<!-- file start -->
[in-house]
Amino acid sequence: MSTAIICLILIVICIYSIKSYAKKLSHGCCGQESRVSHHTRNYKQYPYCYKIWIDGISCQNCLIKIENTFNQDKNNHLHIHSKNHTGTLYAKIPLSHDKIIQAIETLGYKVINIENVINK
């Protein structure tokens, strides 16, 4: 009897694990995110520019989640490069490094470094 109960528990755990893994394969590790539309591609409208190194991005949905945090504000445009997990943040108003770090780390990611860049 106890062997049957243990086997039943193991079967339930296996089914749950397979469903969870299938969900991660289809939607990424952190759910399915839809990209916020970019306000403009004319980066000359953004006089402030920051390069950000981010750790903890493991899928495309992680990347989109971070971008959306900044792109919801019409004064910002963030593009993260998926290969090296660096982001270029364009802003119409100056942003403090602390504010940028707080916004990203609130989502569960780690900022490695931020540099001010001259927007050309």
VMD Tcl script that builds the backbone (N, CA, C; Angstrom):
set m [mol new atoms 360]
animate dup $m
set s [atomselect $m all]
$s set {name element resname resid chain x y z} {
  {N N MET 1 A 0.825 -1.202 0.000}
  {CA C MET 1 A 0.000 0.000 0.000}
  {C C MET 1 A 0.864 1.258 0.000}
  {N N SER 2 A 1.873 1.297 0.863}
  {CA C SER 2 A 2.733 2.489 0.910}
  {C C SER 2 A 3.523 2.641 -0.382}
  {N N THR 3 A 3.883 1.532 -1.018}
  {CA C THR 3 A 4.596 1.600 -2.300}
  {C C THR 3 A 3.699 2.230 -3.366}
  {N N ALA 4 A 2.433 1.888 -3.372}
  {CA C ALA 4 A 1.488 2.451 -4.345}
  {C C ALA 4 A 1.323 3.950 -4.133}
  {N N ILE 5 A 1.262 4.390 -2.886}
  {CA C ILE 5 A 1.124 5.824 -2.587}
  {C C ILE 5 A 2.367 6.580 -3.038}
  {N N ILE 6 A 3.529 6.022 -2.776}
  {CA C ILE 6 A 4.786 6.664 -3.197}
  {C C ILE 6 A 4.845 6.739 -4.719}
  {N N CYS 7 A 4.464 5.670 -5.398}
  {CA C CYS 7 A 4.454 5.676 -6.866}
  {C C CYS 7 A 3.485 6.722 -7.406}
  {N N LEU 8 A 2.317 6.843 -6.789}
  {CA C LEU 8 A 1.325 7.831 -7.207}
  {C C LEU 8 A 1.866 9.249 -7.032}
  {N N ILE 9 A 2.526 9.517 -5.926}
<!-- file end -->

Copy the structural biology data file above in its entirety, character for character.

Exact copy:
[in-house]
Amino acid sequence: MSTAIICLILIVICIYSIKSYAKKLSHGCCGQESRVSHHTRNYKQYPYCYKIWIDGISCQNCLIKIENTFNQDKNNHLHIHSKNHTGTLYAKIPLSHDKIIQAIETLGYKVINIENVINK
């Protein structure tokens, strides 16, 4: 009897694990995110520019989640490069490094470094 109960528990755990893994394969590790539309591609409208190194991005949905945090504000445009997990943040108003770090780390990611860049 106890062997049957243990086997039943193991079967339930296996089914749950397979469903969870299938969900991660289809939607990424952190759910399915839809990209916020970019306000403009004319980066000359953004006089402030920051390069950000981010750790903890493991899928495309992680990347989109971070971008959306900044792109919801019409004064910002963030593009993260998926290969090296660096982001270029364009802003119409100056942003403090602390504010940028707080916004990203609130989502569960780690900022490695931020540099001010001259927007050309």
VMD Tcl script that builds the backbone (N, CA, C; Angstrom):
set m [mol new atoms 360]
animate dup $m
set s [atomselect $m all]
$s set {name element resname resid chain x y z} {
  {N N MET 1 A 0.825 -1.202 0.000}
  {CA C MET 1 A 0.000 0.000 0.000}
  {C C MET 1 A 0.864 1.258 0.000}
  {N N SER 2 A 1.873 1.297 0.863}
  {CA C SER 2 A 2.733 2.489 0.910}
  {C C SER 2 A 3.523 2.641 -0.382}
  {N N THR 3 A 3.883 1.532 -1.018}
  {CA C THR 3 A 4.596 1.600 -2.300}
  {C C THR 3 A 3.699 2.230 -3.366}
  {N N ALA 4 A 2.433 1.888 -3.372}
  {CA C ALA 4 A 1.488 2.451 -4.345}
  {C C ALA 4 A 1.323 3.950 -4.133}
  {N N ILE 5 A 1.262 4.390 -2.886}
  {CA C ILE 5 A 1.124 5.824 -2.587}
  {C C ILE 5 A 2.367 6.580 -3.038}
  {N N ILE 6 A 3.529 6.022 -2.776}
  {CA C ILE 6 A 4.786 6.664 -3.197}
  {C C ILE 6 A 4.845 6.739 -4.719}
  {N N CYS 7 A 4.464 5.670 -5.398}
  {CA C CYS 7 A 4.454 5.676 -6.866}
  {C C CYS 7 A 3.485 6.722 -7.406}
  {N N LEU 8 A 2.317 6.843 -6.789}
  {CA C LEU 8 A 1.325 7.831 -7.207}
  {C C LEU 8 A 1.866 9.249 -7.032}
  {N N ILE 9 A 2.526 9.517 -5.926}